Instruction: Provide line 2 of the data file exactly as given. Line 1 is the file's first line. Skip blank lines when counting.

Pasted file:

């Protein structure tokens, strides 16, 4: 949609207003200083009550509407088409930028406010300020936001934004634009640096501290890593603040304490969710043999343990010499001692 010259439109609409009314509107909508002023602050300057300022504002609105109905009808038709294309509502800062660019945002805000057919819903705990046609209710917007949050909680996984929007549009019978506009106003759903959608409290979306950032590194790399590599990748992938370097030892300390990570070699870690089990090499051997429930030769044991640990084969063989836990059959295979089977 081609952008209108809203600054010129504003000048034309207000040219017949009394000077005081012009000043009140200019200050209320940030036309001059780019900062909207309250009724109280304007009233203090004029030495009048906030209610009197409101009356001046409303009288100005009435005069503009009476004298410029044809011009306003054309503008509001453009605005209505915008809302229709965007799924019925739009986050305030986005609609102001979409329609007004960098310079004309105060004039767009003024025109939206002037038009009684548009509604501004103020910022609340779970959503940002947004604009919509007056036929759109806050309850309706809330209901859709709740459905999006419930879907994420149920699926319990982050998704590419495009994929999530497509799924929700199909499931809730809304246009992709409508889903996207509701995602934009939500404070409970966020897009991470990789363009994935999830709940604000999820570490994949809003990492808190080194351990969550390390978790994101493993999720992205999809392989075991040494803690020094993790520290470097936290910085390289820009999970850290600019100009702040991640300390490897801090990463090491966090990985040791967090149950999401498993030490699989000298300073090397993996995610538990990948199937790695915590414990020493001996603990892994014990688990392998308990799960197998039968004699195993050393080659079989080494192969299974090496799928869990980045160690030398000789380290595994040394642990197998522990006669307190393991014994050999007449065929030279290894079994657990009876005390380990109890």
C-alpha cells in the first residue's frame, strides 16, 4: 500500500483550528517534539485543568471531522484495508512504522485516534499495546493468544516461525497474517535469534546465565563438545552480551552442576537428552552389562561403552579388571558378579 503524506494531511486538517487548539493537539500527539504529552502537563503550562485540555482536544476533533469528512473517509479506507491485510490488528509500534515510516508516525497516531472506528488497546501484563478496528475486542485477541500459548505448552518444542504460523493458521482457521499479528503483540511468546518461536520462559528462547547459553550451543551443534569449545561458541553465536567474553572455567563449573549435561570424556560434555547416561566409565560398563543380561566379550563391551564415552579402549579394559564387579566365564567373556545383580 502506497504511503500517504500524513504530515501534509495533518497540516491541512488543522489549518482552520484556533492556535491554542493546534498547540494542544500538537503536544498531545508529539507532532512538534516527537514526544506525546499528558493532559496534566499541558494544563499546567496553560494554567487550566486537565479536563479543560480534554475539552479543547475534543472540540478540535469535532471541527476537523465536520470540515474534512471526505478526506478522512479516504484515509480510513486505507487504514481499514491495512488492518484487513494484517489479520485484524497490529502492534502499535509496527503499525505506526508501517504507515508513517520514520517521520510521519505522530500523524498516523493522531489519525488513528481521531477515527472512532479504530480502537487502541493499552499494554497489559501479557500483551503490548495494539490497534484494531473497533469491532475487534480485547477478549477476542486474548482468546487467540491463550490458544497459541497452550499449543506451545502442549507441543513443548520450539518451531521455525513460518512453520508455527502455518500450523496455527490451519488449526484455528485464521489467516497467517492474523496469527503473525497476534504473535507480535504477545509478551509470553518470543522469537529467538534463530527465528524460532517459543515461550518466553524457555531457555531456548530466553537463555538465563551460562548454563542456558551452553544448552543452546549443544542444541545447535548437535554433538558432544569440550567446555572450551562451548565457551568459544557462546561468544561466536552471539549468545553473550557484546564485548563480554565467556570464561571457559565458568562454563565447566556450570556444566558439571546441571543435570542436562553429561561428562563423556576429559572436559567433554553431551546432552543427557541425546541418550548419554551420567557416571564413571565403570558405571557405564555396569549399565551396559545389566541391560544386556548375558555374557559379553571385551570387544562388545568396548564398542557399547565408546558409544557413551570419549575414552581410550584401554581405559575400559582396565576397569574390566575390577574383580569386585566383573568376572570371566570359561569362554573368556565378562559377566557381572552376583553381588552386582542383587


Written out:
C-alpha cells in the first residue's frame, strides 16, 4: 500500500483550528517534539485543568471531522484495508512504522485516534499495546493468544516461525497474517535469534546465565563438545552480551552442576537428552552389562561403552579388571558378579 503524506494531511486538517487548539493537539500527539504529552502537563503550562485540555482536544476533533469528512473517509479506507491485510490488528509500534515510516508516525497516531472506528488497546501484563478496528475486542485477541500459548505448552518444542504460523493458521482457521499479528503483540511468546518461536520462559528462547547459553550451543551443534569449545561458541553465536567474553572455567563449573549435561570424556560434555547416561566409565560398563543380561566379550563391551564415552579402549579394559564387579566365564567373556545383580 502506497504511503500517504500524513504530515501534509495533518497540516491541512488543522489549518482552520484556533492556535491554542493546534498547540494542544500538537503536544498531545508529539507532532512538534516527537514526544506525546499528558493532559496534566499541558494544563499546567496553560494554567487550566486537565479536563479543560480534554475539552479543547475534543472540540478540535469535532471541527476537523465536520470540515474534512471526505478526506478522512479516504484515509480510513486505507487504514481499514491495512488492518484487513494484517489479520485484524497490529502492534502499535509496527503499525505506526508501517504507515508513517520514520517521520510521519505522530500523524498516523493522531489519525488513528481521531477515527472512532479504530480502537487502541493499552499494554497489559501479557500483551503490548495494539490497534484494531473497533469491532475487534480485547477478549477476542486474548482468546487467540491463550490458544497459541497452550499449543506451545502442549507441543513443548520450539518451531521455525513460518512453520508455527502455518500450523496455527490451519488449526484455528485464521489467516497467517492474523496469527503473525497476534504473535507480535504477545509478551509470553518470543522469537529467538534463530527465528524460532517459543515461550518466553524457555531457555531456548530466553537463555538465563551460562548454563542456558551452553544448552543452546549443544542444541545447535548437535554433538558432544569440550567446555572450551562451548565457551568459544557462546561468544561466536552471539549468545553473550557484546564485548563480554565467556570464561571457559565458568562454563565447566556450570556444566558439571546441571543435570542436562553429561561428562563423556576429559572436559567433554553431551546432552543427557541425546541418550548419554551420567557416571564413571565403570558405571557405564555396569549399565551396559545389566541391560544386556548375558555374557559379553571385551570387544562388545568396548564398542557399547565408546558409544557413551570419549575414552581410550584401554581405559575400559582396565576397569574390566575390577574383580569386585566383573568376572570371566570359561569362554573368556565378562559377566557381572552376583553381588552386582542383587